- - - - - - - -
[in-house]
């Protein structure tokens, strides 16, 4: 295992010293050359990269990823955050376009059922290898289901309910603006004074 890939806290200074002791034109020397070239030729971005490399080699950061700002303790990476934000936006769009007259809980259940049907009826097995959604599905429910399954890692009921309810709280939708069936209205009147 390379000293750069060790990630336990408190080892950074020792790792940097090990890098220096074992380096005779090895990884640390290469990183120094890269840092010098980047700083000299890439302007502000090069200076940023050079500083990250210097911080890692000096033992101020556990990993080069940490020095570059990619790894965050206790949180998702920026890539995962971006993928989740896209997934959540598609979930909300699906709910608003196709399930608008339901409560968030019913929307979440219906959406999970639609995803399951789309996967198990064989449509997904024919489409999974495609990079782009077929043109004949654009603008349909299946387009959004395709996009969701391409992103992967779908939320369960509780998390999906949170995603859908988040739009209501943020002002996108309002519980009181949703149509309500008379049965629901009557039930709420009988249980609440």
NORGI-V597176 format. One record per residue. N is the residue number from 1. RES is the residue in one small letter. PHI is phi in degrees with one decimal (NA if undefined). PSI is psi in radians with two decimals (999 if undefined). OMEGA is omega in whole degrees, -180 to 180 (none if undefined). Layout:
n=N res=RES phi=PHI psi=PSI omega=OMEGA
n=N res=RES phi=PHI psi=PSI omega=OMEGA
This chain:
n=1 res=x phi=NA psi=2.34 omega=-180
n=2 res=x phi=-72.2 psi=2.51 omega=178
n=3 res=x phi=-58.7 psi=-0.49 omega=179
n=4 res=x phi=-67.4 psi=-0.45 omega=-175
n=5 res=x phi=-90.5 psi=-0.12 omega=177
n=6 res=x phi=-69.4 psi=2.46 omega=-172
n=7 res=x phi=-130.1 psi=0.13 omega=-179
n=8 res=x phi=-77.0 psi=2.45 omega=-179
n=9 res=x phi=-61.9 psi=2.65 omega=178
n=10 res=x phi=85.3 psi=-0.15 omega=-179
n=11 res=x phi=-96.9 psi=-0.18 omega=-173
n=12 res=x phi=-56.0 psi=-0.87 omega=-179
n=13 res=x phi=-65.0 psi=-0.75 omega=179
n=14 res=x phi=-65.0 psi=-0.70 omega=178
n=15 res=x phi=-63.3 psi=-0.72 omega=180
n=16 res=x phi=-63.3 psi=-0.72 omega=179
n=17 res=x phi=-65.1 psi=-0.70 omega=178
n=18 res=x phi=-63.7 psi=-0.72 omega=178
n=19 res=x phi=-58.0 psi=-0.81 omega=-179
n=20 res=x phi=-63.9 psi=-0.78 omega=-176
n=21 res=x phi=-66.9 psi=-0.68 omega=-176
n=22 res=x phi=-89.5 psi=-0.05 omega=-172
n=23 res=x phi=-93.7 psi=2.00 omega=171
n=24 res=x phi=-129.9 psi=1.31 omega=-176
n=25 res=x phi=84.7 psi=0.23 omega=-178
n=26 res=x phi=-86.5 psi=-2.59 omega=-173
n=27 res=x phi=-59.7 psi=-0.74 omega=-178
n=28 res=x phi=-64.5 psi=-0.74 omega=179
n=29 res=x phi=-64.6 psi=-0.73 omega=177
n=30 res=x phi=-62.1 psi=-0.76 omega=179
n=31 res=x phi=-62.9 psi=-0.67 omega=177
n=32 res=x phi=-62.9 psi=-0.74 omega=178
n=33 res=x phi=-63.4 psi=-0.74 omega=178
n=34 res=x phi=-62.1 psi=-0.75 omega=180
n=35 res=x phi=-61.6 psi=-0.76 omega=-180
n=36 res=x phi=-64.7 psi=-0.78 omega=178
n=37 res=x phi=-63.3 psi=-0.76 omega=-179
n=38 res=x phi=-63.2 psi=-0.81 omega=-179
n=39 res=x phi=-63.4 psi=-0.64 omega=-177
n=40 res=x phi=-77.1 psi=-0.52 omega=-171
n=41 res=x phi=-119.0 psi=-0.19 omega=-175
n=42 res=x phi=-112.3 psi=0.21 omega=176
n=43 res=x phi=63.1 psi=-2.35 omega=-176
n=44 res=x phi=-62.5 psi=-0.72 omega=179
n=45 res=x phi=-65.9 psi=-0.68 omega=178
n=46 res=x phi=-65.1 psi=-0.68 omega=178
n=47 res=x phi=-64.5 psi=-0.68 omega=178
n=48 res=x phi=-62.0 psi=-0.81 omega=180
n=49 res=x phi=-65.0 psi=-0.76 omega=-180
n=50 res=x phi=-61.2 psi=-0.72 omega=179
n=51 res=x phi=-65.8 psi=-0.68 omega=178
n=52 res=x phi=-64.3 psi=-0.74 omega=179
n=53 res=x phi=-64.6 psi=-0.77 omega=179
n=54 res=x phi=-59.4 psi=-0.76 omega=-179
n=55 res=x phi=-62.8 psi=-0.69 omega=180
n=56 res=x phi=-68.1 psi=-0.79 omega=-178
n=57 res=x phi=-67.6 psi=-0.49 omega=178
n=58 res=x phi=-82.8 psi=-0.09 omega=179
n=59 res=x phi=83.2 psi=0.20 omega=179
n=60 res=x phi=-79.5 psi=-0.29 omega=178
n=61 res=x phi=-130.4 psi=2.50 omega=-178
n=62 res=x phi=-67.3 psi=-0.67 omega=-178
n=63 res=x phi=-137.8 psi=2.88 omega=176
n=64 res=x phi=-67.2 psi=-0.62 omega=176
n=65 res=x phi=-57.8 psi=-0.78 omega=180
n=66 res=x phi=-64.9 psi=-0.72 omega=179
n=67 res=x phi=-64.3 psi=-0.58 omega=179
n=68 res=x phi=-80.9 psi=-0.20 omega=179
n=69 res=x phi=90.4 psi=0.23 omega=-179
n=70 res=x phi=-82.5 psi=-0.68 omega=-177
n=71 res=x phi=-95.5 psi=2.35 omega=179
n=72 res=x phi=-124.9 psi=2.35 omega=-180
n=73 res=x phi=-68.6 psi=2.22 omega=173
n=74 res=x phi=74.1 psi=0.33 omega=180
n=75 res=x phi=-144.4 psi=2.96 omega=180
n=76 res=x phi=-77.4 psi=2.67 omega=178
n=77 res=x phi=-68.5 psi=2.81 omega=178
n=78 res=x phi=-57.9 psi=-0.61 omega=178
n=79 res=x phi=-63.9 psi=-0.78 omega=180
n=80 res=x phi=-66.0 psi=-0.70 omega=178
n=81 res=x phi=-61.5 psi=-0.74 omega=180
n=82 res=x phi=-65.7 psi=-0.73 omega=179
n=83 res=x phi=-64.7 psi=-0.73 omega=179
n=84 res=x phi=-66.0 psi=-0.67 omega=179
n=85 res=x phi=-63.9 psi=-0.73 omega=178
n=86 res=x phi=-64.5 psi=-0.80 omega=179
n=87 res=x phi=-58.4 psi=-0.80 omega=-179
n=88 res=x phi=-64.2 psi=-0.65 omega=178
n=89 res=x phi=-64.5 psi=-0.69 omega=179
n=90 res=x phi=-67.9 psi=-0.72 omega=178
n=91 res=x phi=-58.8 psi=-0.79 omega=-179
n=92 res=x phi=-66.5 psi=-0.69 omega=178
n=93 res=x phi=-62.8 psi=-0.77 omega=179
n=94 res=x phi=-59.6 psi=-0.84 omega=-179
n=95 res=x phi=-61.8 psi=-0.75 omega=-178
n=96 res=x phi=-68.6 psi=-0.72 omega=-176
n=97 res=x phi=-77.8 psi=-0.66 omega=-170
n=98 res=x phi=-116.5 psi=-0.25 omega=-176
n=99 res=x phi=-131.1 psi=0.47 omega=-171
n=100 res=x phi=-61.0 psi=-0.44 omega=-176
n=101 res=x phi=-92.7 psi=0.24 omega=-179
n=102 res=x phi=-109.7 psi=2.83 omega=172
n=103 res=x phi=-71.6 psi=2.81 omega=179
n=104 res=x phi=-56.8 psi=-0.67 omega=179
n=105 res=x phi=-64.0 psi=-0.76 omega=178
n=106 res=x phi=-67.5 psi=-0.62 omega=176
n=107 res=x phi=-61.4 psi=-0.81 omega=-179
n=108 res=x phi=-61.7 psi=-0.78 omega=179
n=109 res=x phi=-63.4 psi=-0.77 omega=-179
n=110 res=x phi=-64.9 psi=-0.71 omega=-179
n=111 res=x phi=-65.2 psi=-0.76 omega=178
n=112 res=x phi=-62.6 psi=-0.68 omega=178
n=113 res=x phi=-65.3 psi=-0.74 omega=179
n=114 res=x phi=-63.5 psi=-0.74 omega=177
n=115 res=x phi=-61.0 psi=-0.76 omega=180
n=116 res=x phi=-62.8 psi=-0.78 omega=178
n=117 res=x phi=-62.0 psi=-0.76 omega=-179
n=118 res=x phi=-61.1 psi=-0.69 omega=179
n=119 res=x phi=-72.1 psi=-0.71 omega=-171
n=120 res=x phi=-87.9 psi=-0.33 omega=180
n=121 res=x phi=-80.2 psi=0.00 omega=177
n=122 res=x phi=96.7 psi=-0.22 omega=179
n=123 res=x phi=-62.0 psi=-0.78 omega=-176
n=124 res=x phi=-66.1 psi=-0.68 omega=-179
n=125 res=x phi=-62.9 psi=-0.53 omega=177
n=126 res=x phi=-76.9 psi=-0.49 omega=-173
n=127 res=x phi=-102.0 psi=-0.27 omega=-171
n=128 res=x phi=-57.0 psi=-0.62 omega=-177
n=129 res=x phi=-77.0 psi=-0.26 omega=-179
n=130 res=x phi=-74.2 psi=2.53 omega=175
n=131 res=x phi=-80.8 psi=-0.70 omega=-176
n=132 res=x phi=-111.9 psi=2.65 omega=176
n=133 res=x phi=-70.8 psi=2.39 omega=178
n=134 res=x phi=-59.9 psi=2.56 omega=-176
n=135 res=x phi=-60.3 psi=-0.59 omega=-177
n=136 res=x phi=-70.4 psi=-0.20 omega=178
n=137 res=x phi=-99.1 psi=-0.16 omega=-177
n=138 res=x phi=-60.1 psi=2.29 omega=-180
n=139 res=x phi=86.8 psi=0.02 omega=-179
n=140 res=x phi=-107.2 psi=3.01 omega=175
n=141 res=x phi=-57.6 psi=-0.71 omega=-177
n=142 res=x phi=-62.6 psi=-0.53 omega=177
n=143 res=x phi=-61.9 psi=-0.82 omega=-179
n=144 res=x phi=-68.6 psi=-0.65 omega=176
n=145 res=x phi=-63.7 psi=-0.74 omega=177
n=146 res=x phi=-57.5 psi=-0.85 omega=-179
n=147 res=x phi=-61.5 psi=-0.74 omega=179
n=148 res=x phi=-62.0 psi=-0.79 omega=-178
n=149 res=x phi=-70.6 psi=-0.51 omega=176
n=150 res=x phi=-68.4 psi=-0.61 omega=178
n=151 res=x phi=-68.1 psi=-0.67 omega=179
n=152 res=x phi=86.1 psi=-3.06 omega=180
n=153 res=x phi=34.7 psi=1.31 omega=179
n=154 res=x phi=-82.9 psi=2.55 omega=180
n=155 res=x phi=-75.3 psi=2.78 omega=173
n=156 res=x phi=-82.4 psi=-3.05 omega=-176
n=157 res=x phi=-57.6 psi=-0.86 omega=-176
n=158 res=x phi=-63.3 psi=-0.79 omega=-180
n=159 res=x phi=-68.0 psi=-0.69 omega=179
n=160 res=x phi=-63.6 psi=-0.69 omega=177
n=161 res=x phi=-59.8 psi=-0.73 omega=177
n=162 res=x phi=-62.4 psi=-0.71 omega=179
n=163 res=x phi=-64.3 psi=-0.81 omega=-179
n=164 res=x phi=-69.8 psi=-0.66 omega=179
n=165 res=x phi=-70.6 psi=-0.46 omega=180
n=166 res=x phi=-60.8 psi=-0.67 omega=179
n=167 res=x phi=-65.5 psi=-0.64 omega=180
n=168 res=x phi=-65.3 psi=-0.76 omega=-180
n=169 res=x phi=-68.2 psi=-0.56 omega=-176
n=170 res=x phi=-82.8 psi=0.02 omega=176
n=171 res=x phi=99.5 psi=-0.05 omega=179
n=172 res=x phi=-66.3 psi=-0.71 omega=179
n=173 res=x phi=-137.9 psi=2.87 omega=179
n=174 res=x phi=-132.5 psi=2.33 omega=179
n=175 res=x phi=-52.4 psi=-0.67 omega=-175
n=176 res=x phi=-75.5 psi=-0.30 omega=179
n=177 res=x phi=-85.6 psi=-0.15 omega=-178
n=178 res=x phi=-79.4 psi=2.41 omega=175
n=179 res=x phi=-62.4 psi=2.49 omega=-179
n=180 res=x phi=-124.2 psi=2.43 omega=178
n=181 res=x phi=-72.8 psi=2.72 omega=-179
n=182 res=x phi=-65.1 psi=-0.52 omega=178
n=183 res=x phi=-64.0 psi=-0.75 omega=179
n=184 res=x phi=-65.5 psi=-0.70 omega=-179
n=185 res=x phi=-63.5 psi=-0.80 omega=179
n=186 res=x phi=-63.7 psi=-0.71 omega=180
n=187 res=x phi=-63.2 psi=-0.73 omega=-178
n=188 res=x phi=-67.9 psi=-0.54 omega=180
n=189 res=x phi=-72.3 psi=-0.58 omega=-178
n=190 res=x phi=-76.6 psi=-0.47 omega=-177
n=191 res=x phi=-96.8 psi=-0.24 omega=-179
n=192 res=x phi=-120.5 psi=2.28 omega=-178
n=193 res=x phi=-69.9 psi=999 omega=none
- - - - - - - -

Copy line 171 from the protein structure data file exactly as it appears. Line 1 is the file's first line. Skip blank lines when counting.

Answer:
n=165 res=x phi=-70.6 psi=-0.46 omega=180